We may never know exactly what happened at the Anatole Hilton in Dallas that night, but maybe we can learn a lesson from it anyway: We probably all need to monitor ourselves a little more closely when we are in predominantly straight venues to make sure we aren’t pushing our luck. What is appropriate in a gay bar just doesn’t work well in most other places.

David Webb is a veteran journalist who has covered LGBT issues for the mainstream and alternative press for three decades. E-mail him at davidwaynewebb@yahoo.com.

—  John Wright

Jury deadlocked in trial of state trooper accused of slamming woman into concrete wall

UPDATE: Perez was found guilty of misdemeanor assault.

Back in October, John Wright posted this item here on Instant Tea about Texas State Trooper Arturo Perez who faced criminal charges after video taken during a traffic stop for suspected drunk driving surfaced of him slamming 23-year-old Whitney Fox face first into a concrete retaining wall on the Dallas North Tollway after finding out that Fox and her friends in the car with her were on their way home from a gay bar in Oak Lawn.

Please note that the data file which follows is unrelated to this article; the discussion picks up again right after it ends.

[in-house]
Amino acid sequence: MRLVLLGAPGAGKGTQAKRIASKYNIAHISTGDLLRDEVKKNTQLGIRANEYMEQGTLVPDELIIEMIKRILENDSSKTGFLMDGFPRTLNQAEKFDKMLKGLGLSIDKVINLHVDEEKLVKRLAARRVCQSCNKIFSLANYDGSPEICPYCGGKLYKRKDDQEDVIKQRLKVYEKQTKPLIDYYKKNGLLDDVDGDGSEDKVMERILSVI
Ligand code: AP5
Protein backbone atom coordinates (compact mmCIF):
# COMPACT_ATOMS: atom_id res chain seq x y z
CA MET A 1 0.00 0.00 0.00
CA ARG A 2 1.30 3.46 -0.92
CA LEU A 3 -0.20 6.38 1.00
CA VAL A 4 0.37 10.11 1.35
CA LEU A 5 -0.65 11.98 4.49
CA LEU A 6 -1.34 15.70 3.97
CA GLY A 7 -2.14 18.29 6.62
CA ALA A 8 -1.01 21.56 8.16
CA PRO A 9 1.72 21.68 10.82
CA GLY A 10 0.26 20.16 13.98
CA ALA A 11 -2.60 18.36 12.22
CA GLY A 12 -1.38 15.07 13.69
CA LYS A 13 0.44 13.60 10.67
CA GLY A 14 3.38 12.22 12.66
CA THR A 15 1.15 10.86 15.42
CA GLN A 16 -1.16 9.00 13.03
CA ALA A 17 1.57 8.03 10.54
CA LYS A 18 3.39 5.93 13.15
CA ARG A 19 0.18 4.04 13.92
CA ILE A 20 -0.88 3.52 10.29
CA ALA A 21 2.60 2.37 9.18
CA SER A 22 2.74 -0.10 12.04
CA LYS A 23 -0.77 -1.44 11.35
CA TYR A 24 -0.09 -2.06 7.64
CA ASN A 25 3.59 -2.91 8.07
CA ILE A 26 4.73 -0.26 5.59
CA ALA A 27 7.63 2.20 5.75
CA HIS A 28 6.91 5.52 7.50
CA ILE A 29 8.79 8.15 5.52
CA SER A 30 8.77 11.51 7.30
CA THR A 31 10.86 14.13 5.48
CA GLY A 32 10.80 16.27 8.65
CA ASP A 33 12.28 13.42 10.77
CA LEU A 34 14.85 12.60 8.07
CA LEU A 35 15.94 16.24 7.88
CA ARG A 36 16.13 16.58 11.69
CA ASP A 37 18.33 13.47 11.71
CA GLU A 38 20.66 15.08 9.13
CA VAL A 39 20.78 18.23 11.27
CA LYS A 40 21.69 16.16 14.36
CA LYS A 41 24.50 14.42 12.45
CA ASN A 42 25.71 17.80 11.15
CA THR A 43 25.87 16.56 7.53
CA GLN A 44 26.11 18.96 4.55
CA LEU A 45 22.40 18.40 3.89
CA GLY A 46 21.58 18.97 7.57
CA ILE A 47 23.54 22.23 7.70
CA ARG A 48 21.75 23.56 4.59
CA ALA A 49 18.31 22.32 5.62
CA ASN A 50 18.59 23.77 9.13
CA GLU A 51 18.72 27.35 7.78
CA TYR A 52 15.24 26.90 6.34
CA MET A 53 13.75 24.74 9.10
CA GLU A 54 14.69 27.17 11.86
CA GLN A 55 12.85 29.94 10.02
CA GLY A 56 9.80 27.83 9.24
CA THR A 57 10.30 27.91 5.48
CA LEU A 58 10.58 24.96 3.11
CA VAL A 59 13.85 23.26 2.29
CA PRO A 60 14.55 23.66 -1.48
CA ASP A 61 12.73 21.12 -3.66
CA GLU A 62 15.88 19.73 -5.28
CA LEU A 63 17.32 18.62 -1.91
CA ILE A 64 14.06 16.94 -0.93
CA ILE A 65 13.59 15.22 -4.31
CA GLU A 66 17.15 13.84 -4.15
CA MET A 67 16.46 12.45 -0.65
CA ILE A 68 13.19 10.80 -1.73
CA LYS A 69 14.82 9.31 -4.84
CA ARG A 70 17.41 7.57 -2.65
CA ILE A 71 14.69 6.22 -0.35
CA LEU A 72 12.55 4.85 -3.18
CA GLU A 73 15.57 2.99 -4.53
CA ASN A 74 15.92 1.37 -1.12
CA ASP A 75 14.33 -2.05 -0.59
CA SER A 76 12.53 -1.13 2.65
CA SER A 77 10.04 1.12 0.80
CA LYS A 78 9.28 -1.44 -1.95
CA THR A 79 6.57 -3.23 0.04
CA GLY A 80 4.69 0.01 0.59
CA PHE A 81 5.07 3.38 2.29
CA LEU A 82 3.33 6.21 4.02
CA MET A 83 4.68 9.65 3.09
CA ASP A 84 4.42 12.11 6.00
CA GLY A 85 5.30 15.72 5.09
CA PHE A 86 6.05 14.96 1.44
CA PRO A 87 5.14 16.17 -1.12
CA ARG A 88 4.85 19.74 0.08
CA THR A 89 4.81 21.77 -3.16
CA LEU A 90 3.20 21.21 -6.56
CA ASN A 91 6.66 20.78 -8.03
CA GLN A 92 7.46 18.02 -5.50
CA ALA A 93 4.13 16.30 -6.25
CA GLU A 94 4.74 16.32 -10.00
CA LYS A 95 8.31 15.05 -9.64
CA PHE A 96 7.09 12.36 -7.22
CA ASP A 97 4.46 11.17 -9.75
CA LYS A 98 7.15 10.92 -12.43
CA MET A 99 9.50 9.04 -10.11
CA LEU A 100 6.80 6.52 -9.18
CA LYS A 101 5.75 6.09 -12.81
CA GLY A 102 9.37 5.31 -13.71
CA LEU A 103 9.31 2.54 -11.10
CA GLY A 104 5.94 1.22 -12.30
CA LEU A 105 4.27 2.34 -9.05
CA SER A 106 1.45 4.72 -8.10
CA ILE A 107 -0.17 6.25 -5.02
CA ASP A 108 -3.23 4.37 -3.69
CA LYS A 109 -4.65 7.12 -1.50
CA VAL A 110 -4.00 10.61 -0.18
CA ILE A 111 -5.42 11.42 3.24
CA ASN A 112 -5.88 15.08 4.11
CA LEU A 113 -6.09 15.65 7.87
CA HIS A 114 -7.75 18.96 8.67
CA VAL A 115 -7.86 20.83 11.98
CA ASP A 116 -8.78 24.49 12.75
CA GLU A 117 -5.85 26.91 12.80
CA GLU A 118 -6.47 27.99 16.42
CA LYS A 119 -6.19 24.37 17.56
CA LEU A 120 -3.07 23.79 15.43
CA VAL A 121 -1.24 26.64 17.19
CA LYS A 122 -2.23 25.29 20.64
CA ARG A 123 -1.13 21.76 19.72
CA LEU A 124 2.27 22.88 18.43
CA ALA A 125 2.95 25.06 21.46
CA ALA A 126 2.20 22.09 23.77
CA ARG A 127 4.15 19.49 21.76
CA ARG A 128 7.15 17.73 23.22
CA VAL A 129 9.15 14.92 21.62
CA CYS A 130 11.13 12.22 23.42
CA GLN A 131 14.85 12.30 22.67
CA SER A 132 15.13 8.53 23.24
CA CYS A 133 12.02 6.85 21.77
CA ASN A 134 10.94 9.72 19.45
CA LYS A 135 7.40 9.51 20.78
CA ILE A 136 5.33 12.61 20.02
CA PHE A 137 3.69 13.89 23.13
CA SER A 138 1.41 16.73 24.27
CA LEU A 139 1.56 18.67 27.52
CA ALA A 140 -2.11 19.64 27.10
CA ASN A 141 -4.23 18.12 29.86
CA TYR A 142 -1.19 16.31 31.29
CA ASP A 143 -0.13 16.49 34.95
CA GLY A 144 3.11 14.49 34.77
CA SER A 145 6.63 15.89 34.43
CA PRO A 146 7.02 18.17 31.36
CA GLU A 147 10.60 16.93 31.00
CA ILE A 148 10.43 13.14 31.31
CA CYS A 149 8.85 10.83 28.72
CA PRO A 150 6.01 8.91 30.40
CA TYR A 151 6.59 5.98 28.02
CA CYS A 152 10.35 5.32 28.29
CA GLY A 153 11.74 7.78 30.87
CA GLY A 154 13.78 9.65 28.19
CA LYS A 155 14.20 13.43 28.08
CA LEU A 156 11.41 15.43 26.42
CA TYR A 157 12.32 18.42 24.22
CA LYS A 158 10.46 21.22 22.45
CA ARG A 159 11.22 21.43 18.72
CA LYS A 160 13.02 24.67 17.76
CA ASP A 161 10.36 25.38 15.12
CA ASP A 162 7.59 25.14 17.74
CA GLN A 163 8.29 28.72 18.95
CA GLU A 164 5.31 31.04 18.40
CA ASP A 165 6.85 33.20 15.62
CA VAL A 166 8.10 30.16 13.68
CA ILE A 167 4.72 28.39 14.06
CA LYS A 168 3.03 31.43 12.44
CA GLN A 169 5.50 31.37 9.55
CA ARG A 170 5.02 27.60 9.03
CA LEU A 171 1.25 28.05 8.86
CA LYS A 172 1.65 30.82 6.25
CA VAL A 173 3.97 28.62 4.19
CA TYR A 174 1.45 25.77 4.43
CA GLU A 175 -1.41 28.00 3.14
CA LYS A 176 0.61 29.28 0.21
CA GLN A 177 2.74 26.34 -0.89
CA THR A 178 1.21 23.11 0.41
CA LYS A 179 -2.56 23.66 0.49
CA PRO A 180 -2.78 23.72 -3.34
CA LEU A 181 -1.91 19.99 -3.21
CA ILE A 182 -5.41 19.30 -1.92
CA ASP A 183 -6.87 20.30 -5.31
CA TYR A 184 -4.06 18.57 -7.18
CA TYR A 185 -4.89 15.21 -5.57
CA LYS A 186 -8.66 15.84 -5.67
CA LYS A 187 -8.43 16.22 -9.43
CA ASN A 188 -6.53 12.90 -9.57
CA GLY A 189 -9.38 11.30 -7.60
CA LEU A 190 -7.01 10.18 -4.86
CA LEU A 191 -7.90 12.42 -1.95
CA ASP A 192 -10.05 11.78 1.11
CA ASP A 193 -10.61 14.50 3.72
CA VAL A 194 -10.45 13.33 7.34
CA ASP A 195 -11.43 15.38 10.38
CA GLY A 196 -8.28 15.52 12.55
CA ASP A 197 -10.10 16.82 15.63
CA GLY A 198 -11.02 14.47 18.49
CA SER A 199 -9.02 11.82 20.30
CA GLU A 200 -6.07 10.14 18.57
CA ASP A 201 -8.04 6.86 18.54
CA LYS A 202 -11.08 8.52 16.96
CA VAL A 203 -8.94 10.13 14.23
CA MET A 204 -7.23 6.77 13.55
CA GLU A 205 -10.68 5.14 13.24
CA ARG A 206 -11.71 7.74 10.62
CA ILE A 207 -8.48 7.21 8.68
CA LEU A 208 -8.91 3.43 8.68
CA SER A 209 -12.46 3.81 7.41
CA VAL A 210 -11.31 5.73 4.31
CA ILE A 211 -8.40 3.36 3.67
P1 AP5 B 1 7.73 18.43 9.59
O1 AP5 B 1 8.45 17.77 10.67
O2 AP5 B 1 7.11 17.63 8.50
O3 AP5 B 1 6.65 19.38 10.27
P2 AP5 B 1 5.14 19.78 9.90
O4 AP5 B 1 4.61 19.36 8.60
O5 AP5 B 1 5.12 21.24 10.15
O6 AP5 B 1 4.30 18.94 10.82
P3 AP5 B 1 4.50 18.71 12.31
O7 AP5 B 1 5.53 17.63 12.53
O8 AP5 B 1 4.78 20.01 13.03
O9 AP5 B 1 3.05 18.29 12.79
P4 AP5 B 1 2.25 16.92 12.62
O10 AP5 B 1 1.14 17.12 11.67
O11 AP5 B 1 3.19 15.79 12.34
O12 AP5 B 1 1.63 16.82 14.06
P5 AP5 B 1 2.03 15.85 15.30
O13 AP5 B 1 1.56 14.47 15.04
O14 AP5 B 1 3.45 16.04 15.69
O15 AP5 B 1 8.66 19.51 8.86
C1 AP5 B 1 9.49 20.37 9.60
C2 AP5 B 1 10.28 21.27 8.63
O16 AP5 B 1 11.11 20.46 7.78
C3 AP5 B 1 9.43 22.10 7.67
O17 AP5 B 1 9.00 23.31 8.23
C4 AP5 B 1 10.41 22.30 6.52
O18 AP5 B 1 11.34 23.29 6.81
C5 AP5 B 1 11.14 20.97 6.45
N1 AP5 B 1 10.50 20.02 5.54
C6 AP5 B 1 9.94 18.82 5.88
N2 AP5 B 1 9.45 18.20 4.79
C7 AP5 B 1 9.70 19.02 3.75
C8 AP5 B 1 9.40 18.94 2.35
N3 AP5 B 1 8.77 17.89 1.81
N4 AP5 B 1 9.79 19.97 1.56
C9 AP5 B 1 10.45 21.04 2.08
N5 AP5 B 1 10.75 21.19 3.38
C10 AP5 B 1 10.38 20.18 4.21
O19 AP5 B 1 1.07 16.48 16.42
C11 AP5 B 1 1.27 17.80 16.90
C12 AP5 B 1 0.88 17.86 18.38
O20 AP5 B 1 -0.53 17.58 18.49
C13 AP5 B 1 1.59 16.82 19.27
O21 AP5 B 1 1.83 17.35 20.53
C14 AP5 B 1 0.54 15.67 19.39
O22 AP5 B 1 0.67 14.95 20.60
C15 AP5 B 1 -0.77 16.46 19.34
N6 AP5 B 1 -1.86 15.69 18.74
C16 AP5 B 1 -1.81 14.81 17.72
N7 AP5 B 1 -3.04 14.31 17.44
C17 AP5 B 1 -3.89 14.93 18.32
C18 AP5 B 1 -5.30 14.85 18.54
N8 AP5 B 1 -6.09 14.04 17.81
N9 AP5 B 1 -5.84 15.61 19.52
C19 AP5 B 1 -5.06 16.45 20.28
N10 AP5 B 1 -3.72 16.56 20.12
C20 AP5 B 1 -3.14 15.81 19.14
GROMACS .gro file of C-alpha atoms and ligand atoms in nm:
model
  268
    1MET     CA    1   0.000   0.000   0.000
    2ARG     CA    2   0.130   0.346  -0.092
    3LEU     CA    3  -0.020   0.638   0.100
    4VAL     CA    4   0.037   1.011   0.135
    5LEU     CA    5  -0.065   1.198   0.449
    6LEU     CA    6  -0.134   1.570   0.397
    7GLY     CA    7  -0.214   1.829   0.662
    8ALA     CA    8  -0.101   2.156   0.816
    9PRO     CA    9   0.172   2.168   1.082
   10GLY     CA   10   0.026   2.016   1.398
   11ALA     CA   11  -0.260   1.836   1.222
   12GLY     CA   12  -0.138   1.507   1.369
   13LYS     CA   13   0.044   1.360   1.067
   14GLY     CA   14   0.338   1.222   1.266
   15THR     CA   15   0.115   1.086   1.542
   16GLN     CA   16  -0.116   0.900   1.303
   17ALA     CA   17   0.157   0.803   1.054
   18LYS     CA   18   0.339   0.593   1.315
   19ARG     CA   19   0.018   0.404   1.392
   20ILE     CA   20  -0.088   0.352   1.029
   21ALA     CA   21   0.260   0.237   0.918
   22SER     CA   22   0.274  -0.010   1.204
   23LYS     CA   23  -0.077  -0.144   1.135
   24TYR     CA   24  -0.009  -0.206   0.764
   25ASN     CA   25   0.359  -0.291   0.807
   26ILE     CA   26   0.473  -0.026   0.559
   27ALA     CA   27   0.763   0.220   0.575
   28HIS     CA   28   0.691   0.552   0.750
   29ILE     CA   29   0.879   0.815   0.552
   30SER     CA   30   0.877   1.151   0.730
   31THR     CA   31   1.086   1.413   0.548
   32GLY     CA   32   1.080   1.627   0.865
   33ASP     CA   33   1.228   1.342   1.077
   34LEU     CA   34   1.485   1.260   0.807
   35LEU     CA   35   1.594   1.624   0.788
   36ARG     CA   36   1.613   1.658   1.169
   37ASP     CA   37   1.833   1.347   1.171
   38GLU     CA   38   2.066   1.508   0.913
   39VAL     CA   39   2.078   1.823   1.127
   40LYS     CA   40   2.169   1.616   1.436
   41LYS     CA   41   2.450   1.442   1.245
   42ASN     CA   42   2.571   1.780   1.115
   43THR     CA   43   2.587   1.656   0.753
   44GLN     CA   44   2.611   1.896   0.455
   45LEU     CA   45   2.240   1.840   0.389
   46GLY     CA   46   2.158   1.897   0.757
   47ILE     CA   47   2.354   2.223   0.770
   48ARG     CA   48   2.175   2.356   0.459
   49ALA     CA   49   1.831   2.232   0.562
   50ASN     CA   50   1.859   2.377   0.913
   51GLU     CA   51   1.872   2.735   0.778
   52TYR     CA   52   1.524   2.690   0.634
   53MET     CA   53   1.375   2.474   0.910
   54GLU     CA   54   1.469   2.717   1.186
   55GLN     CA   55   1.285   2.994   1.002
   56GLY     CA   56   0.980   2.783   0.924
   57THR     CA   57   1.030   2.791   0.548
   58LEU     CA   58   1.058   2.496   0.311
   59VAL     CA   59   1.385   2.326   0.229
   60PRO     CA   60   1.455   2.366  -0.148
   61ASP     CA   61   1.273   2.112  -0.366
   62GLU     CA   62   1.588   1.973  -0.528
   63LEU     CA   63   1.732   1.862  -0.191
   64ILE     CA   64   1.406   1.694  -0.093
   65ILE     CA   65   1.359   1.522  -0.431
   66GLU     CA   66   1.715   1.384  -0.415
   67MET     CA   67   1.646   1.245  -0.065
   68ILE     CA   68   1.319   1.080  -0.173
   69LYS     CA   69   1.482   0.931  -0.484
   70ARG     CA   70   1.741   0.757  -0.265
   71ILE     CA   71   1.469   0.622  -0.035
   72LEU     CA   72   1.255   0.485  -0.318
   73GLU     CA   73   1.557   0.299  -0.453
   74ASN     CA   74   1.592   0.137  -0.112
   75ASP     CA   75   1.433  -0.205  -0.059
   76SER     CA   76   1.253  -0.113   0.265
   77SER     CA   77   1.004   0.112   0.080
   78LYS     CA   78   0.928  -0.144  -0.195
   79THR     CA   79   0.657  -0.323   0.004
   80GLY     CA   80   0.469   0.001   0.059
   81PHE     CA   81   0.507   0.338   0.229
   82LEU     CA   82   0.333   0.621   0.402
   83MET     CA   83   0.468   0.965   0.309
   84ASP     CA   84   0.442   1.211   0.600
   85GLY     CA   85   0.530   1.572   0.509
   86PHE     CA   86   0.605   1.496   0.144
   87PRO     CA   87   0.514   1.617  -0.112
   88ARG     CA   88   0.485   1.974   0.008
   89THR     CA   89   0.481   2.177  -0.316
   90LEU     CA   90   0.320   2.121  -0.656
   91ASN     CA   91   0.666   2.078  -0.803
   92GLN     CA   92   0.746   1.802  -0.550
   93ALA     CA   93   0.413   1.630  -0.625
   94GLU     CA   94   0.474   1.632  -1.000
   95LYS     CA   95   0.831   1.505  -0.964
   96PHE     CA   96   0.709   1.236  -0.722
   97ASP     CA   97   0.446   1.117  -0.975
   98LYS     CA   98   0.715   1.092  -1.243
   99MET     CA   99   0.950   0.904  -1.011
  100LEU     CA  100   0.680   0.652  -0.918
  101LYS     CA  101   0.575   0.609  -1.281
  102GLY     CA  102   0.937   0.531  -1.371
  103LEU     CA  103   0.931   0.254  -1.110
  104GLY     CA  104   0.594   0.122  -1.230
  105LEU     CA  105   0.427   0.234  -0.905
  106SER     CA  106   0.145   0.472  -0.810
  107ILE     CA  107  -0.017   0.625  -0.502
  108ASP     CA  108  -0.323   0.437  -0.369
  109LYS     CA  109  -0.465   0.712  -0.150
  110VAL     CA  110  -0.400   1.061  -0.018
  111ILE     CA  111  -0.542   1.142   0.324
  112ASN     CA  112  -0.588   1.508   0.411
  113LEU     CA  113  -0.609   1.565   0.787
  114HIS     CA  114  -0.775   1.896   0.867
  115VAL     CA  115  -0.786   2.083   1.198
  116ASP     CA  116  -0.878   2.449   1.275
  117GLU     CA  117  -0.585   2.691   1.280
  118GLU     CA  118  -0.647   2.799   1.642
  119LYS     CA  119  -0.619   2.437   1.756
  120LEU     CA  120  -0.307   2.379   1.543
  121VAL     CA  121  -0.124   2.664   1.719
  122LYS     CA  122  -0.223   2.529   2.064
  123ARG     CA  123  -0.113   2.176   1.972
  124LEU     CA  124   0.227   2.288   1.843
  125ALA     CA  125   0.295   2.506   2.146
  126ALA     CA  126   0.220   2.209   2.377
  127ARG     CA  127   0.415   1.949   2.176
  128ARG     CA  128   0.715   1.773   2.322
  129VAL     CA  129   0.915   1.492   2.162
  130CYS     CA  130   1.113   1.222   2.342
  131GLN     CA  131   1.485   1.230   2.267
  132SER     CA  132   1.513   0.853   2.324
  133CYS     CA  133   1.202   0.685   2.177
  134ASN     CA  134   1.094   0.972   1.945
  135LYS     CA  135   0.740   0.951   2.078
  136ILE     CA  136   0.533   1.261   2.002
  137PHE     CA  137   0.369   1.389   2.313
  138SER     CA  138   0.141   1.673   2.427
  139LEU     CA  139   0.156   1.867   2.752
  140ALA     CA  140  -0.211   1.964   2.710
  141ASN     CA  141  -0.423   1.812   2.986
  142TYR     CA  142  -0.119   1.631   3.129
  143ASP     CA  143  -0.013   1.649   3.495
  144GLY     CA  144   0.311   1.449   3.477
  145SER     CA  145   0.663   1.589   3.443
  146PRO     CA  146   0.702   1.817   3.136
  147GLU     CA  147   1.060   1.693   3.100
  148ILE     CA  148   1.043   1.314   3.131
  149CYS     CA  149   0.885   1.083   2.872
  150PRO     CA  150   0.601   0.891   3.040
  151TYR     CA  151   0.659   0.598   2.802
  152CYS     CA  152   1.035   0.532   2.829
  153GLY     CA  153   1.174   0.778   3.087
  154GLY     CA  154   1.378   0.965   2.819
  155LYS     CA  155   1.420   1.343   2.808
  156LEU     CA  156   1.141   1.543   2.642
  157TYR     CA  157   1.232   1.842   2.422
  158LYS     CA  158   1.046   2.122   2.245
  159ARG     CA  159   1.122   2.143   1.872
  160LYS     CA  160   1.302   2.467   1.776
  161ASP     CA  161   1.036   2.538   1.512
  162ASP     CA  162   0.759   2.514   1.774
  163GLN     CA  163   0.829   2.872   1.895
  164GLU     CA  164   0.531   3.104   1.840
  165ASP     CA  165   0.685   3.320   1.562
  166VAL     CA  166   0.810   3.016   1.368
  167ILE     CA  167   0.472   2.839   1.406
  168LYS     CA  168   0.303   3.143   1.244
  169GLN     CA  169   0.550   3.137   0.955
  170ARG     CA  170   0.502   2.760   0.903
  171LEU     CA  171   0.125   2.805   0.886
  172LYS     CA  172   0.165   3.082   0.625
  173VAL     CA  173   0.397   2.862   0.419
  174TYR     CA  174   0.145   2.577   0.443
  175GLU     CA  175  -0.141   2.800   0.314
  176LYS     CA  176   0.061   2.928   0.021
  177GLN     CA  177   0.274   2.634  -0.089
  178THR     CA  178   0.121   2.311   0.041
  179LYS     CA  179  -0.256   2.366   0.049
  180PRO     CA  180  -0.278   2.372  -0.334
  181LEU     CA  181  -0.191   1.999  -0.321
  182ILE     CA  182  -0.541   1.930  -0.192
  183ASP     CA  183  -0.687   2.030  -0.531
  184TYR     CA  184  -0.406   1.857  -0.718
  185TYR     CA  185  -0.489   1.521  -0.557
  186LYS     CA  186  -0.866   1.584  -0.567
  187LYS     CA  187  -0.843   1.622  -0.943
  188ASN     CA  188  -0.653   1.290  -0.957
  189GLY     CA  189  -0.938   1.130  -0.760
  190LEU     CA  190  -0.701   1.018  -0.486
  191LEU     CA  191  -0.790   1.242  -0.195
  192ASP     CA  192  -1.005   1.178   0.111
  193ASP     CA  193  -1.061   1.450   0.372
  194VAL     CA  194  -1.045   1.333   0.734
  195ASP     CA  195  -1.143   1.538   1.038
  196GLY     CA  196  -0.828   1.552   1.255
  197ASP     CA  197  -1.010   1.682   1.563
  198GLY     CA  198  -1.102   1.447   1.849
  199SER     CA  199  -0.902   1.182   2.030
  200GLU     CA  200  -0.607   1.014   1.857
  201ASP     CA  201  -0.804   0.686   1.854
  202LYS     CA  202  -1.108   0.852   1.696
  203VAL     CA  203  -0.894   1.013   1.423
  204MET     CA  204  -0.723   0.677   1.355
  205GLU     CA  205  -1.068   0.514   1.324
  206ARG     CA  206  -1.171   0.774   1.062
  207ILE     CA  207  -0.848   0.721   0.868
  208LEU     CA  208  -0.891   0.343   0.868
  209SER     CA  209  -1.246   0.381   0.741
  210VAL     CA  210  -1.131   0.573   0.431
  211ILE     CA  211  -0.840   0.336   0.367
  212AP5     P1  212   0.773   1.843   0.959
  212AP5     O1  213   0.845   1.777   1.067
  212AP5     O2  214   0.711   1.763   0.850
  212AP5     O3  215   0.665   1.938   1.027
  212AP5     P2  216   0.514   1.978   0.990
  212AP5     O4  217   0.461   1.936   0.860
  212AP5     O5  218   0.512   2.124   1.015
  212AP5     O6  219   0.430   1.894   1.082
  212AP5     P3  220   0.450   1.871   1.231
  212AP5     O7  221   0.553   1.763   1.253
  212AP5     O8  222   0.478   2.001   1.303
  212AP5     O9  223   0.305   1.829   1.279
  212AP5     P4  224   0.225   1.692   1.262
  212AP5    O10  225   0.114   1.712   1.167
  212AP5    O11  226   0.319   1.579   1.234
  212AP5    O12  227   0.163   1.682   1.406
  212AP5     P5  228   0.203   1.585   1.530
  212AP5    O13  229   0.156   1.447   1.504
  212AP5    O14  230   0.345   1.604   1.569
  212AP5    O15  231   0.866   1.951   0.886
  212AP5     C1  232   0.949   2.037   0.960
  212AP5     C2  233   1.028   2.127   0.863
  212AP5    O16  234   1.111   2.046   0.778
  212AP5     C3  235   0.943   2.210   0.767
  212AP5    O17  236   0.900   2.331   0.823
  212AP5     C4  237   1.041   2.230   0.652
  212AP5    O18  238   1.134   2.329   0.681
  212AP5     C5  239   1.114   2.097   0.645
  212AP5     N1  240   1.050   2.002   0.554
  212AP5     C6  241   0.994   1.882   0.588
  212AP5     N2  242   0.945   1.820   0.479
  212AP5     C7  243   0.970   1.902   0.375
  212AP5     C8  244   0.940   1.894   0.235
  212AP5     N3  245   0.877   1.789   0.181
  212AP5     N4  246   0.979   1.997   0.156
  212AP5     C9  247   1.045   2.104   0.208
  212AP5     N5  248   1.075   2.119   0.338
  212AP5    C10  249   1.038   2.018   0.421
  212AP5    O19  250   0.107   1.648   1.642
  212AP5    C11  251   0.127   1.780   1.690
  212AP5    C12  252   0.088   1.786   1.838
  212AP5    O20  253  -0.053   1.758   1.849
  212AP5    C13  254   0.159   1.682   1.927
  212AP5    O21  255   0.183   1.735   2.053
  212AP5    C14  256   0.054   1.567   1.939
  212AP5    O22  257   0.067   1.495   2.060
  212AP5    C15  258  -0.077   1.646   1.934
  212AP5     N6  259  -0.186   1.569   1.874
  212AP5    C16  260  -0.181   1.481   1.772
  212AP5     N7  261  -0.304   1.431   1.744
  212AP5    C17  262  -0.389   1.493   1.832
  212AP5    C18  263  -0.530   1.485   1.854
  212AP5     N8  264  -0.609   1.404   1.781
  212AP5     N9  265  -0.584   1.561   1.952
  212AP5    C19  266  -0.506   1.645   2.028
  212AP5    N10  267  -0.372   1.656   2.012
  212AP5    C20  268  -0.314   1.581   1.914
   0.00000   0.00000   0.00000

The Dallas Morning News has reported that jurors hearing the misdemeanor assault case against Perez in Judge Jane Roden’s court are deadlocked and unable to return a verdict. The jurors had been deliberating for about five hours total when, at noon Friday, they send the judge a note saying they were at an impasse.

DMN reports that Judge Roden was expected to tell the jurors to keep deliberating.